What is a Baseline?
A baseline is generically known as a value or condition against which future measurements can be compared. Within the context of project management, these values and conditions are the project’s scope, cost and schedule. A project baseline can be thought of as a “snapshot” of a project’s initial condition, just before work begins.
Baselines are used to evaluate project performance over time, by comparing an initial project snapshot with any subsequent images captured while your project progresses. Baselines are also used to quantify any variances from the original plan while the plan is in motion.
You can also think of a project baseline as a “sanity check,” in the sense that project sanity is defined as not making the same mistake over and over again while hoping for a better result!
Once your project is designed, capturing an initial project baseline is the first step taken to ensure better project performance — and PM sanity – over time. The baseline draws a line in the sand that says, “This is what we thought was going to happen, vs. what actually happened.”
Most decent project management tools have a feature for capturing the initial baseline and displaying any variances from that initial line in the sand. Project Plan 365 & Microsoft Project are no exception. Both can store and display up to 10 baselines for any given project (or for a select group of tasks). The typical baseline metrics most project managers use are: baseline duration, work and cost. However, many other metrics can be defined and then displayed.
When setting up a project plan, it is important to remember to set the initial baseline before putting the schedule into play. In other words, this step needs to be taken before work begins, but after you have designed your project plan and when you are ready to roll.
Note: Forgetting to set an initial baseline is a common mistake, and this boo-boo can’t easily be rectified once your plan is in motion.
>>> To work along with the following tutorial, download this sample plan (and Project Plan 365, if you don't have already) <<<
To visualize how a baseline is used, let’s take this simple three-day, three-task, three-person project as an example, before the initial baseline has been set:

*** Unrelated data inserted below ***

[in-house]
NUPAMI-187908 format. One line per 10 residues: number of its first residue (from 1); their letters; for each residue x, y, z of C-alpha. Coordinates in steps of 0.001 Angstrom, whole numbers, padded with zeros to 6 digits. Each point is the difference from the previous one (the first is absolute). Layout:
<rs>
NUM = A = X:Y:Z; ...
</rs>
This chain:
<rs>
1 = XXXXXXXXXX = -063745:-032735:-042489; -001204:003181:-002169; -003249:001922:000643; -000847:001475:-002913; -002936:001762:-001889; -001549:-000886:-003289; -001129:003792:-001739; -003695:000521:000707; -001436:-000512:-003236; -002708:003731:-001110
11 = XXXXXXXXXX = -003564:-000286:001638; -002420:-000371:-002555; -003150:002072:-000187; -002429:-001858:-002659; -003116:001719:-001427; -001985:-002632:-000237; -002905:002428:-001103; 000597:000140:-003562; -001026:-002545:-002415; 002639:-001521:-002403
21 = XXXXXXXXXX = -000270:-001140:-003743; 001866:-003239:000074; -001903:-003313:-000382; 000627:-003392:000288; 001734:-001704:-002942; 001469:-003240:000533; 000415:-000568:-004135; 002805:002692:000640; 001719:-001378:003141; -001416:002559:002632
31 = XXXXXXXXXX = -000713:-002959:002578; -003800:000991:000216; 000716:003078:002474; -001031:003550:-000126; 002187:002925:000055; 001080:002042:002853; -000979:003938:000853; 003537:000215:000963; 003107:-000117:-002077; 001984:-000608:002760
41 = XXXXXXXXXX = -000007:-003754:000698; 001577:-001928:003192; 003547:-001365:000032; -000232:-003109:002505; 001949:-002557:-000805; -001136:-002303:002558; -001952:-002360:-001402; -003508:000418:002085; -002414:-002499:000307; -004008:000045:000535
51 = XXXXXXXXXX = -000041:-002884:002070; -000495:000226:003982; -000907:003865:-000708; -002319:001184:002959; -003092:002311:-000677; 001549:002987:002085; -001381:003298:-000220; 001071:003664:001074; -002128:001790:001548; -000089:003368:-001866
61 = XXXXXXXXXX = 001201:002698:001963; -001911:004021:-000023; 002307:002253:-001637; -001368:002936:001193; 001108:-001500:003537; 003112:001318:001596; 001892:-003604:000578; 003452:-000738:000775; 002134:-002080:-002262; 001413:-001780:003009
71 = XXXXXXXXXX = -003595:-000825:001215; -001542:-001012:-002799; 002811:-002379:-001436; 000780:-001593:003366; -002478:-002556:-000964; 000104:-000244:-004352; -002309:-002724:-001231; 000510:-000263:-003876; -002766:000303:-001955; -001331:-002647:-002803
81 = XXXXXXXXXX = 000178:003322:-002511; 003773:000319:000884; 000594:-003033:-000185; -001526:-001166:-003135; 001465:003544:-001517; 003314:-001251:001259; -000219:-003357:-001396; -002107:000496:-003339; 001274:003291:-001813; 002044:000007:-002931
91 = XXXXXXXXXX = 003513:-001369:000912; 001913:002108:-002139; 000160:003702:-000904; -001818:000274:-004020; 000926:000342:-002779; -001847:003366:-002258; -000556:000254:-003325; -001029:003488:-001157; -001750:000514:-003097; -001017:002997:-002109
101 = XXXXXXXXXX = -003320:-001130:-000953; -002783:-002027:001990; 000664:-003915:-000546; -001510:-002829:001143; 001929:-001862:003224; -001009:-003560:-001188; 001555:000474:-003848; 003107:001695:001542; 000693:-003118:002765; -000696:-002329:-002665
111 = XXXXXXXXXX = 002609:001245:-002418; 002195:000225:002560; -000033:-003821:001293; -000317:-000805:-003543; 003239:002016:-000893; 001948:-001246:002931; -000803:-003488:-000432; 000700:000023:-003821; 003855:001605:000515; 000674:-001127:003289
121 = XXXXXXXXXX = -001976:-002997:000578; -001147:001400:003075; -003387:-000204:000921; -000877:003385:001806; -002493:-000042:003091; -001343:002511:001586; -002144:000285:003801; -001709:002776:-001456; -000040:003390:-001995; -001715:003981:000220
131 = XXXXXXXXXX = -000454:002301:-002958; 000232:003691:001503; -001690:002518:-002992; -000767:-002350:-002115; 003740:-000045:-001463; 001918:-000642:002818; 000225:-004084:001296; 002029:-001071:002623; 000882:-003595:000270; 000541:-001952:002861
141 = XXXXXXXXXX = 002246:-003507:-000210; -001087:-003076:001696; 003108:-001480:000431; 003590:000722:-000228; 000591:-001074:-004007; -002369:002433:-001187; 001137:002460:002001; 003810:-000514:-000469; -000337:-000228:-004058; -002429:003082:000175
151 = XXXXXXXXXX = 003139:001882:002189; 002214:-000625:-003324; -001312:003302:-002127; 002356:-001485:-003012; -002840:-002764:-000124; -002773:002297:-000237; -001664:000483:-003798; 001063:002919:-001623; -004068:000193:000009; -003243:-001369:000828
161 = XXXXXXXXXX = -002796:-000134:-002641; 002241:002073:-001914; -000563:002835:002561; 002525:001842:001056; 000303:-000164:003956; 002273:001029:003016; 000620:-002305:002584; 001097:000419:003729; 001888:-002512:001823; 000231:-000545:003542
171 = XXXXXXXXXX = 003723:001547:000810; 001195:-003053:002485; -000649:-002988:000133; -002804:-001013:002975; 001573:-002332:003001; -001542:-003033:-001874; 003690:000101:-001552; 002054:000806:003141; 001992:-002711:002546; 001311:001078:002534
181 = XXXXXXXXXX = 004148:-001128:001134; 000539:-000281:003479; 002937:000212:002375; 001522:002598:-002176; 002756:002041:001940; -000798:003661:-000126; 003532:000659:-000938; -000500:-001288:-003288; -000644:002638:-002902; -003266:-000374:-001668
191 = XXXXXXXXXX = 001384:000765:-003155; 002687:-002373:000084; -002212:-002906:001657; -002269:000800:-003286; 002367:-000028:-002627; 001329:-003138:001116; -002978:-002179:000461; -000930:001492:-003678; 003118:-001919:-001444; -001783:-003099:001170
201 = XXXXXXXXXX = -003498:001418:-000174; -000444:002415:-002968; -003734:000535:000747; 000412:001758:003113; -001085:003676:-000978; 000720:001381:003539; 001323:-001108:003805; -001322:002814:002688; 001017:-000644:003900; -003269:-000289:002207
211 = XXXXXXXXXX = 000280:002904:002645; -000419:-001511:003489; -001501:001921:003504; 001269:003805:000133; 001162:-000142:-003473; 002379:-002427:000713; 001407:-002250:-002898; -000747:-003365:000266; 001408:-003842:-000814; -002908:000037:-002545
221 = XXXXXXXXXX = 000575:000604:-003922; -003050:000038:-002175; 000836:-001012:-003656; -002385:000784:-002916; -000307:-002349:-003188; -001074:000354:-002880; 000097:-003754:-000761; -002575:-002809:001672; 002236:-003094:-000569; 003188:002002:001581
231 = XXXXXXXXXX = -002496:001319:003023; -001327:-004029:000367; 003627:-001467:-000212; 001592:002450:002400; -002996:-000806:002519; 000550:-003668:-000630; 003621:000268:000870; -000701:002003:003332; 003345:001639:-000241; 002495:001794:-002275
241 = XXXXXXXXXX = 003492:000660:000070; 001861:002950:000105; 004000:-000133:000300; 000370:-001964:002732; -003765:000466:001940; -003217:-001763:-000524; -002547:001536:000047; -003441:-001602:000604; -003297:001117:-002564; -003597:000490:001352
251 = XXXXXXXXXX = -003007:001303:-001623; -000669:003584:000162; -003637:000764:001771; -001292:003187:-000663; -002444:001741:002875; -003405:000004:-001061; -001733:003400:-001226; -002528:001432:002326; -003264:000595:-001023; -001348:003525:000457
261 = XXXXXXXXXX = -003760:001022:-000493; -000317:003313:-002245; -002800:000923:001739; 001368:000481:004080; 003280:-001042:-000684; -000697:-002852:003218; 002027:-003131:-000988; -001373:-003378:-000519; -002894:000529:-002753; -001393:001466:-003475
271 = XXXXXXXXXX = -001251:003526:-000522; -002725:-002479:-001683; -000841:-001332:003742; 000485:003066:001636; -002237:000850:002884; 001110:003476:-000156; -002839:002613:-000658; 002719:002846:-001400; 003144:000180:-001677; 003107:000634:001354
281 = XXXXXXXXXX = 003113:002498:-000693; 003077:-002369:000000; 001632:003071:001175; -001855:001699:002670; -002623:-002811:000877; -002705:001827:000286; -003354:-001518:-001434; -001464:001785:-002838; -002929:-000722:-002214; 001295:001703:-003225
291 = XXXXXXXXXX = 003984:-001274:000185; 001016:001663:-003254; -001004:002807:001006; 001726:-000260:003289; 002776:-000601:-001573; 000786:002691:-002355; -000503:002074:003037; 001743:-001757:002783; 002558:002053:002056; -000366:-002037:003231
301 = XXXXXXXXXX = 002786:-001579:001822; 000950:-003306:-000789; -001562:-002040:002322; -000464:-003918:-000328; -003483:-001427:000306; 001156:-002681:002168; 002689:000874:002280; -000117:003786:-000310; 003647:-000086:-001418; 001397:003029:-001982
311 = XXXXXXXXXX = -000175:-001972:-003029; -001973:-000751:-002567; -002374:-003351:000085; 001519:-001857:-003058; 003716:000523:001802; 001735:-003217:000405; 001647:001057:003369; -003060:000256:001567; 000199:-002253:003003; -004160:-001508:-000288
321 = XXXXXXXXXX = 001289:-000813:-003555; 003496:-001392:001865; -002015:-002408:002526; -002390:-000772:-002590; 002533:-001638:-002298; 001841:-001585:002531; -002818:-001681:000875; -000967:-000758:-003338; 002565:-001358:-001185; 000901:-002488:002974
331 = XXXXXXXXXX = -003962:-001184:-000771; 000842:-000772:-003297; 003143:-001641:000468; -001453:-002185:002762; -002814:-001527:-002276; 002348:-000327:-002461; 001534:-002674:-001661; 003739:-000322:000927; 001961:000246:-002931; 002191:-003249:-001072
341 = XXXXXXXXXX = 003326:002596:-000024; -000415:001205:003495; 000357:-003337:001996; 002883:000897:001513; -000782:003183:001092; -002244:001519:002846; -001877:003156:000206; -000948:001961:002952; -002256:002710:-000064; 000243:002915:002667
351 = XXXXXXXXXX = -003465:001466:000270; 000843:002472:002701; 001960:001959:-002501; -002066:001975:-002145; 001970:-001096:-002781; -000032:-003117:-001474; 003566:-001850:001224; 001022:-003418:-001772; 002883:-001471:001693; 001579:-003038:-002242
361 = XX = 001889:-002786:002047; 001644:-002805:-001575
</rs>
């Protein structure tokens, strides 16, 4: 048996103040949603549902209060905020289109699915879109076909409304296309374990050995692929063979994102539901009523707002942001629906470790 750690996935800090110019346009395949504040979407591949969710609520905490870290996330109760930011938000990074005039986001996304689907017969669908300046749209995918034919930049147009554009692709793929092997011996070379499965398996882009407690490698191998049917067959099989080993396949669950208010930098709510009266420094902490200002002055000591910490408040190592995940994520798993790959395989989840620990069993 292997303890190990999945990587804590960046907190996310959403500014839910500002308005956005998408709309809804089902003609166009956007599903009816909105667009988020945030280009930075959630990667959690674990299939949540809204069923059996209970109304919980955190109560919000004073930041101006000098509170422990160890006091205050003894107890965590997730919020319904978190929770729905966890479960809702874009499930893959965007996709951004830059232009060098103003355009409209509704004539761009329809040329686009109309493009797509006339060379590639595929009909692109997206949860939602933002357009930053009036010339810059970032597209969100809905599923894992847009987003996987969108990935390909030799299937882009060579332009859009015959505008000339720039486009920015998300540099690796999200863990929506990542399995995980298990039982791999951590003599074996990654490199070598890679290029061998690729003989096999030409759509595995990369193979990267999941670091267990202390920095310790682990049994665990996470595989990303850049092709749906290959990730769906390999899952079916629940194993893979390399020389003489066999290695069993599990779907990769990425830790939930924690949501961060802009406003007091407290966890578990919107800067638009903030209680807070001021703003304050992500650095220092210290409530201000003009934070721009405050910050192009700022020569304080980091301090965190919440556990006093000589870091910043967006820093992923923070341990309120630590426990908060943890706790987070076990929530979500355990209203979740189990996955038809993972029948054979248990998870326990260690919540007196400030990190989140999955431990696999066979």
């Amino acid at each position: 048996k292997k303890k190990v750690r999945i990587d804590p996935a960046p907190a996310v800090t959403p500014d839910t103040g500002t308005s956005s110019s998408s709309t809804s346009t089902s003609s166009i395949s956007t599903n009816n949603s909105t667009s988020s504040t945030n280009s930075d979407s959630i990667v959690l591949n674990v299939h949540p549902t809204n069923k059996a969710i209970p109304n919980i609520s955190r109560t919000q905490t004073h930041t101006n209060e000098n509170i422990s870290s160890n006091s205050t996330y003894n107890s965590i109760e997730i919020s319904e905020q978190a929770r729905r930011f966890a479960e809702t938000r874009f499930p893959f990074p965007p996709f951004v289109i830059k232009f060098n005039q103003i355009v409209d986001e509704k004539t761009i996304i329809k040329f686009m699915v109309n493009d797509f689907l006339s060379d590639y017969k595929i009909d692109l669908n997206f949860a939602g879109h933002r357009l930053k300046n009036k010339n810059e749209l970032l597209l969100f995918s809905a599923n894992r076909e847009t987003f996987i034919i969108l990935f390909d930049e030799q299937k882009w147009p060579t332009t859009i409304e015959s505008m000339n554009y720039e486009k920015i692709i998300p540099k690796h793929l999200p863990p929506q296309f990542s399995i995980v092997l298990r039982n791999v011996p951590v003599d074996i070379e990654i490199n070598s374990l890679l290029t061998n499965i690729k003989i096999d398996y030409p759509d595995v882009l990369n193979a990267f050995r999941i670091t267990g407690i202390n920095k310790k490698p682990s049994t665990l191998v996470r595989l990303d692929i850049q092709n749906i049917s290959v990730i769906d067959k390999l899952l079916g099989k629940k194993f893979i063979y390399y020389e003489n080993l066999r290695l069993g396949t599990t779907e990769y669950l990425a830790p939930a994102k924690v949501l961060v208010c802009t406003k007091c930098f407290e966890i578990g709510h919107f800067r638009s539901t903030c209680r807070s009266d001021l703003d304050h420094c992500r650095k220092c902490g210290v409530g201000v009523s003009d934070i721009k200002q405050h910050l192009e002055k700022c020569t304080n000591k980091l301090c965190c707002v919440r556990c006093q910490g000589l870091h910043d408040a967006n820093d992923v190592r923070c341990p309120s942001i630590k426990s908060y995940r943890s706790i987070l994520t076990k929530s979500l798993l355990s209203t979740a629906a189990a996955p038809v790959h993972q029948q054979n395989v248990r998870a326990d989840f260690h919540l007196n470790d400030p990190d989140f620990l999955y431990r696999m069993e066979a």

Step 1. Open a plan in Gantt Chart view for a project with no baseline set:
Step 2. Navigate to the Project ribbon / Set Baseline and set the baseline there:
Once you have set an initial baseline, the app begins crunching numbers and updating baseline values in fields and on the Tracking Gantt chart, as each change is made:
Step 3. Now with a baseline set, you can begin tracking and then see the changes made to your plan. Let’s assume that our three-day, three-task, three-person project was completed, but with Team member 1 — being the slowpoke that he is — is taking two days to complete the one-day task as planned. The resulting display in our project plan now shows this variance, using actual values and baseline values - and displaying a baseline “shift” in the Tracking Gantt chart:
Variances (baseline shift) are shown in baseline fields and on the Tracking Gantt chart. Baseline shifts are an important indicator of project performance over time and should be employed by every project manager when evaluating project metrics.
A quick way of seeing these shifts in your plan, is to use the Project ribbon to view Project Information / Project Statistics, which are updated in real-time. Project Statistics shows basic baseline values and variances from the actuals:
-- This article first appeared on MPUG.org on November 21, 2017 and appears here with permission of the author.